Farmers’ organizations who were invited to attend a United Nations meeting on the Treaty that governs the exchange of crop seeds for research and plant breeding late yesterday told the assembled governments that the Treaty would have to be suspended. Speaking on behalf of 30 farmers’ and other civil society organizations, Ibrahima Coulibaly of ROPPA (regional farmers’ organization of West Africa) said that, “the Treaty, hosted in Rome by the UN Food and Agriculture Organization (FAO), must halt the exchange of crop germplasm – the critical material for plant breeding. The suspension should remain in effect until governments meet the minimal obligations of the Treaty including its core financial arrangements,” the African farmer leader concluded.

UPDATED: The World's Top 10 Seed Companies - 2006

Based on 2006 Seed Revenues

Based on 2006 revenues, the top 10 seed corporations account for $13,014 million or 57% of the commercial seed market worldwide.

The top 3 seed companies account for $9,000 million – or 39% of the commercial seed market worldwide.

The top 4 seed companies account for 44% of the commercial seed market worldwide.

The world’s largest seed company, Monsanto, accounts for 20% of the world’s commercial seed market.

Syns of Omission

Civil Society Organizations Respond to Report on Synthetic Biology Governance from the J. Craig Venter Institute and Alfred P. Sloan Foundation

A report on policy options for governance of synthetic biology is a disappointing effort that fails to address wider societal concerns about the rapid deployment of a powerful and controversial new technology. Synthetic biology aims to commercialize new biological parts, devices and living organisms that are constructed from synthetic DNA - including dangerous pathogens. Synthetic biologists are attempting to harness cells as tiny factories for industrial production of chemicals, including pharmaceuticals and fuels. ETC Group describes the synthetic biology approach as "extreme genetic engineering."

Press Release: Broad International Coalition Issues Urgent Call for Strong Oversight of Nanotechnology

Over Forty Groups Release Fundamental Principles for Nanotech Oversight, Citing Risks to the Public, Workers, and the Environment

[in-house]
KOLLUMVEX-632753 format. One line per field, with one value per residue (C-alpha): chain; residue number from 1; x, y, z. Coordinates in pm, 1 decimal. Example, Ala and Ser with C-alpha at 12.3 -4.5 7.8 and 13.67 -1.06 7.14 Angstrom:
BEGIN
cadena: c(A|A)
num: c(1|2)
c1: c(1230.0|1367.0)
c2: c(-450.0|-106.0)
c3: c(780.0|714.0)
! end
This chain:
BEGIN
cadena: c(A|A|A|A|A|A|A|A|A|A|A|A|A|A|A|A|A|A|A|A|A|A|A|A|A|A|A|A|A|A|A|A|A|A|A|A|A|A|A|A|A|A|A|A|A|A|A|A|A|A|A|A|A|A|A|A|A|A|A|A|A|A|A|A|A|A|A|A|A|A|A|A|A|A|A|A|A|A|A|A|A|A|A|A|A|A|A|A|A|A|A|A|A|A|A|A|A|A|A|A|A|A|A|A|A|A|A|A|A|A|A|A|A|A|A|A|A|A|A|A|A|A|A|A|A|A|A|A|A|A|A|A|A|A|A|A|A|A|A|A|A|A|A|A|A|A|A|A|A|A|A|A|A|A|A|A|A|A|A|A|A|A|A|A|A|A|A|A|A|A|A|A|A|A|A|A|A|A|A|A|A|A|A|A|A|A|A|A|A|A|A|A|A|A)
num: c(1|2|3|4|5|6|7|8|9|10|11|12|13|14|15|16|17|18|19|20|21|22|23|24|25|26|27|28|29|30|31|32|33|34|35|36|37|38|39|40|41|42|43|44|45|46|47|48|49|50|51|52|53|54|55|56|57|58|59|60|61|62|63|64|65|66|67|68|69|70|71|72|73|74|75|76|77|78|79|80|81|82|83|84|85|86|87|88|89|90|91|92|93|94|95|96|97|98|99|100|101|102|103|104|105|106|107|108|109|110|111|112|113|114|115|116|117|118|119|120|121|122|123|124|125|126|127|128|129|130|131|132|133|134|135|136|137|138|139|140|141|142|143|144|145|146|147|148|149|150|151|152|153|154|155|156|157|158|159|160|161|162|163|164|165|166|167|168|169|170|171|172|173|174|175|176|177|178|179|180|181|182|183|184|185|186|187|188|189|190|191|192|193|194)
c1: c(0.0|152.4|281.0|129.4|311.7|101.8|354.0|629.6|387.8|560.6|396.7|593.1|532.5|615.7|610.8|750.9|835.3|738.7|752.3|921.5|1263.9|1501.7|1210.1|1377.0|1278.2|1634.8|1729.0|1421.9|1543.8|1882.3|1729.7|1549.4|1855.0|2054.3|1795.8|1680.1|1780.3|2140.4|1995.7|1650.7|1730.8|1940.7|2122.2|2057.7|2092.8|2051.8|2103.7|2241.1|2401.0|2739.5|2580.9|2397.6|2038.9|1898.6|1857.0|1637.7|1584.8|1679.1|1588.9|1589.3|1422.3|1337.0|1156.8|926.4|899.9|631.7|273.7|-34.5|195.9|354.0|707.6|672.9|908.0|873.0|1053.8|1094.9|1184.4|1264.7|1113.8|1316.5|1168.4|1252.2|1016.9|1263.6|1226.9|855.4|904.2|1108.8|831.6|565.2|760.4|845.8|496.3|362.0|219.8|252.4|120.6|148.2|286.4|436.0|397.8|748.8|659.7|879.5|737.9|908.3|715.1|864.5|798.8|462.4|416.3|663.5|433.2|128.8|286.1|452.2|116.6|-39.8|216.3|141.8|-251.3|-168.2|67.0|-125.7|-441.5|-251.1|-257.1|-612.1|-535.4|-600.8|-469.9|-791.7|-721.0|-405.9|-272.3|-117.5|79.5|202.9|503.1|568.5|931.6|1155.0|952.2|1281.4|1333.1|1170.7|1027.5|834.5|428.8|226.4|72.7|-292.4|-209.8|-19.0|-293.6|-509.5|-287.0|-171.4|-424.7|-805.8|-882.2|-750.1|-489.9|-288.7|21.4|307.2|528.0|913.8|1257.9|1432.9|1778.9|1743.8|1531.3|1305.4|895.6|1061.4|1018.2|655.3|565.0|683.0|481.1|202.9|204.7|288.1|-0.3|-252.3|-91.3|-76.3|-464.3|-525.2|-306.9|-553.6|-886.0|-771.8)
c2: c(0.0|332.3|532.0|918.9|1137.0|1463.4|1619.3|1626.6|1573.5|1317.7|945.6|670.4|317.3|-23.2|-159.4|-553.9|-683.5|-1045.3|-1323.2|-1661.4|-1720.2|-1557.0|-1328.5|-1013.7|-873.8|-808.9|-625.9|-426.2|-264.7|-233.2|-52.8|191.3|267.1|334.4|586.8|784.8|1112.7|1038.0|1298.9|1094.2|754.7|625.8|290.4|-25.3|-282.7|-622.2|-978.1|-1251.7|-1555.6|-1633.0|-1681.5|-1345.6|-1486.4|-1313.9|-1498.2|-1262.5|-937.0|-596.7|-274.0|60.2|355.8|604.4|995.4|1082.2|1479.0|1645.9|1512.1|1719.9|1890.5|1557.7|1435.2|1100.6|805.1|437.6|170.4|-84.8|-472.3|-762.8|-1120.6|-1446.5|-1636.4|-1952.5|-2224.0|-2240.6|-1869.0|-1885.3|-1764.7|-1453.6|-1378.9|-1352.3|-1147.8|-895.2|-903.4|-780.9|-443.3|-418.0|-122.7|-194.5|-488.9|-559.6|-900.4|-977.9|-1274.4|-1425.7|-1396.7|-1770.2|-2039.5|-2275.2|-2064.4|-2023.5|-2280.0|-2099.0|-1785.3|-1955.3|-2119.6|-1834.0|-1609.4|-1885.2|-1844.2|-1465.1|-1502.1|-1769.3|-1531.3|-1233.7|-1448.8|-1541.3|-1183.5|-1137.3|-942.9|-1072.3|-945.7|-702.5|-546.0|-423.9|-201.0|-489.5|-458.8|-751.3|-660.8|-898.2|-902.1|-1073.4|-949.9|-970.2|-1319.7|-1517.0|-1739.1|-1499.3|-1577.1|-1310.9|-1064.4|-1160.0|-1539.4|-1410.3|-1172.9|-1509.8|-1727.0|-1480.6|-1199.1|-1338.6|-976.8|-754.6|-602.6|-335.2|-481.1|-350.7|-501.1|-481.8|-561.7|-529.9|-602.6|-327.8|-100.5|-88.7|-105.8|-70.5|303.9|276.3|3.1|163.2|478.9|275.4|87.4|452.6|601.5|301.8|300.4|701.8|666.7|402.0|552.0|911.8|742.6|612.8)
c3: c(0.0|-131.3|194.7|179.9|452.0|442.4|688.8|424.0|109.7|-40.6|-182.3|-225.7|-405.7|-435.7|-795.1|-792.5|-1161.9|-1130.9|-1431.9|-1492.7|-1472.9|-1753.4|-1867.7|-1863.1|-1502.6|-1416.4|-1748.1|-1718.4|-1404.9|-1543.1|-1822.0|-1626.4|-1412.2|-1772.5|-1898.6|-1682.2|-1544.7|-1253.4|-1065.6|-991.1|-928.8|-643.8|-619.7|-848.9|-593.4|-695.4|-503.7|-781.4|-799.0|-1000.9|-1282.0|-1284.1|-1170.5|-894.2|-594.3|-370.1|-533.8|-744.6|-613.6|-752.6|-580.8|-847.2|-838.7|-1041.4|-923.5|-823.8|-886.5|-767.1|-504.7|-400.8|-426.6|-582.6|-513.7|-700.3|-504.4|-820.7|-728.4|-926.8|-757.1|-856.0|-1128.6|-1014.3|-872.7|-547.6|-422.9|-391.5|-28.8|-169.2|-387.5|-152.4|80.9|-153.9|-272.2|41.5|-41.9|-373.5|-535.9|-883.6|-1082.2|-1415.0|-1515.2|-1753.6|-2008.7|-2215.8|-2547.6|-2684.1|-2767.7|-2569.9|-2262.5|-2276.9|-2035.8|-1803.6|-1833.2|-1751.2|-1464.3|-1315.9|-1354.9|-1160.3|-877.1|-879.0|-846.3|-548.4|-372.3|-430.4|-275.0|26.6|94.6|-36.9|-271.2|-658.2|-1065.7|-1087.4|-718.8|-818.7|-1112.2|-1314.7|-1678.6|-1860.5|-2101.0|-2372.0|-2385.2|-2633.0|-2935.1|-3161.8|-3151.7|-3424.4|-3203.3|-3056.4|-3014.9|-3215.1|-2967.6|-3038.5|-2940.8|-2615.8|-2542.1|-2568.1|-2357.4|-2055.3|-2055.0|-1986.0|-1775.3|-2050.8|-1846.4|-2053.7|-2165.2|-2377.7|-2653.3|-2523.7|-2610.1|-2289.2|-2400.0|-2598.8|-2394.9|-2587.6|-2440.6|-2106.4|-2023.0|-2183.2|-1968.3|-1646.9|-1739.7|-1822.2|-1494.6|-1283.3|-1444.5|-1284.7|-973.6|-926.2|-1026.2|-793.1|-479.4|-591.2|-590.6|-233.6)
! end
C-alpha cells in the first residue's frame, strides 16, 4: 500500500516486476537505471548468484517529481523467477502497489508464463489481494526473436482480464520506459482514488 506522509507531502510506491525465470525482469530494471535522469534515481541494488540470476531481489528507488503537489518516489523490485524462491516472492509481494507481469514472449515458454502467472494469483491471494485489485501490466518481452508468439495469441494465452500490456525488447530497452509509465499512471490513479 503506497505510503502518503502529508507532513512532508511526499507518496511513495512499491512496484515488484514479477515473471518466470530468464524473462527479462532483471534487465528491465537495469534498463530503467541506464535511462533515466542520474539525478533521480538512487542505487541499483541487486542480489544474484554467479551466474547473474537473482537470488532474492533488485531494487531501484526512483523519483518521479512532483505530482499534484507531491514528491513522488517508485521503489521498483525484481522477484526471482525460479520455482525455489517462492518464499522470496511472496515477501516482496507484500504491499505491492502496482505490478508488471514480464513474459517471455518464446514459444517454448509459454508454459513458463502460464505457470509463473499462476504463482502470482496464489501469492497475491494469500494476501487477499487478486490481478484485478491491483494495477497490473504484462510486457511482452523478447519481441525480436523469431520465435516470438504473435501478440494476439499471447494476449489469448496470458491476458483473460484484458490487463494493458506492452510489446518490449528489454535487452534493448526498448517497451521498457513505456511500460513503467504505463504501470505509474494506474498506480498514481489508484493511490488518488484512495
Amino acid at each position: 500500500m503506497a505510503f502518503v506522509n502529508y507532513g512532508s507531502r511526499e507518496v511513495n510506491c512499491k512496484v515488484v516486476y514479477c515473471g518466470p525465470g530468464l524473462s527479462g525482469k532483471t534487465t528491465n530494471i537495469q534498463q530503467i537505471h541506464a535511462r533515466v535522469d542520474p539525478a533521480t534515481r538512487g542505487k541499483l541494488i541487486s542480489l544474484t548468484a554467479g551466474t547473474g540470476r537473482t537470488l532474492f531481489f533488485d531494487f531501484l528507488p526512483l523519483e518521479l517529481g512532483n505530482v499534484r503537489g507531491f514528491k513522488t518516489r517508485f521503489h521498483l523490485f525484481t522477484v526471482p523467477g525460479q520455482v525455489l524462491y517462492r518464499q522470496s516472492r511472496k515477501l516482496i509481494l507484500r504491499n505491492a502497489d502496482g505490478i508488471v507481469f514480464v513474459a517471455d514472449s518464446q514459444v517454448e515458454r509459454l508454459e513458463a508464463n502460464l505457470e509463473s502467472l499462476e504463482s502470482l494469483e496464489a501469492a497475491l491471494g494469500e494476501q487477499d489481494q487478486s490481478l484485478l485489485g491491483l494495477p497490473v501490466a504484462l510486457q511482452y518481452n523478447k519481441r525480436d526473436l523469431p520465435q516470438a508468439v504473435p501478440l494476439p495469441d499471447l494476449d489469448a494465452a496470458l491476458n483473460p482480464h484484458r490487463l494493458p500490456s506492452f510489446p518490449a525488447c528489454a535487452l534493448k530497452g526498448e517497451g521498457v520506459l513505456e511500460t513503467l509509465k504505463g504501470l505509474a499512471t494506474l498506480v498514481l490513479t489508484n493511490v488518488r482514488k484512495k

WASHINGTON, DC – With the joint release of Principles for the Oversight of Nanotechnologies and Nanomaterials, a broad international coalition of consumer, public health, environmental, labor, and civil society organizations spanning six continents called for strong, comprehensive oversight of the new technology and its products.

The manufacture of products using nanotechnology–a powerful platform for
manipulating matter at the level of atoms and molecules in order to alter properties–has exploded in recent years. Hundreds of consumer products incorporating nanomaterials are now on the market, including cosmetics, sunscreens, sporting goods, clothing, electronics, baby and infant products, and food and food packaging. But evidence indicates that current nanomaterials may pose significant health, safety, and environmental hazards. In addition, the profound social, economic, and ethical challenges posed by nano-scale technologies have yet to be addressed.

The G(e)nomes of Zurich: Civil Society Calls for Urgent Controls on Synthetic Life

Scientists and industrialists in the controversial new field of synthetic biology (building life-forms from scratch) are meeting in Zurich, Switzerland this week amidst claims that the world’s first entirely human-made organism may be only weeks away from creation. Swiss and international civil society groups are calling for swift action to control this technology but the scientists themselves are advancing pre-emptive proposals to evade regulation. As scientists meet in Zurich, the UK’s Royal Society and the Swiss government announce plans to investigate synthetic biology.